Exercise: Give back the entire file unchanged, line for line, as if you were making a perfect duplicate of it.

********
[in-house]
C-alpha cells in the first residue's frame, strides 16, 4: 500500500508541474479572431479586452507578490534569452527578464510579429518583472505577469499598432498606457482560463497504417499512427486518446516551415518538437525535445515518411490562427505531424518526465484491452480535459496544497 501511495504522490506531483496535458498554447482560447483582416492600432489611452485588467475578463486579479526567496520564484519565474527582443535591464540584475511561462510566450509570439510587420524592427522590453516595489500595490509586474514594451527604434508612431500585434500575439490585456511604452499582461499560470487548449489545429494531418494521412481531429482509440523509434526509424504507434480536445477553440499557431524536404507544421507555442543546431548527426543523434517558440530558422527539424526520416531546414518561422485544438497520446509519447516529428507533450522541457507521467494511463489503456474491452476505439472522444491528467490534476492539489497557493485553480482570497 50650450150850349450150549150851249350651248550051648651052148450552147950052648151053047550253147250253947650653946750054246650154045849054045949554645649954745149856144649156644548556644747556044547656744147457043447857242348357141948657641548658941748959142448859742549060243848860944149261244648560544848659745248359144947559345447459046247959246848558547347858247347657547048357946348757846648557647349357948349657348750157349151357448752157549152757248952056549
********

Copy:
[in-house]
C-alpha cells in the first residue's frame, strides 16, 4: 500500500508541474479572431479586452507578490534569452527578464510579429518583472505577469499598432498606457482560463497504417499512427486518446516551415518538437525535445515518411490562427505531424518526465484491452480535459496544497 501511495504522490506531483496535458498554447482560447483582416492600432489611452485588467475578463486579479526567496520564484519565474527582443535591464540584475511561462510566450509570439510587420524592427522590453516595489500595490509586474514594451527604434508612431500585434500575439490585456511604452499582461499560470487548449489545429494531418494521412481531429482509440523509434526509424504507434480536445477553440499557431524536404507544421507555442543546431548527426543523434517558440530558422527539424526520416531546414518561422485544438497520446509519447516529428507533450522541457507521467494511463489503456474491452476505439472522444491528467490534476492539489497557493485553480482570497 50650450150850349450150549150851249350651248550051648651052148450552147950052648151053047550253147250253947650653946750054246650154045849054045949554645649954745149856144649156644548556644747556044547656744147457043447857242348357141948657641548658941748959142448859742549060243848860944149261244648560544848659745248359144947559345447459046247959246848558547347858247347657547048357946348757846648557647349357948349657348750157349151357448752157549152757248952056549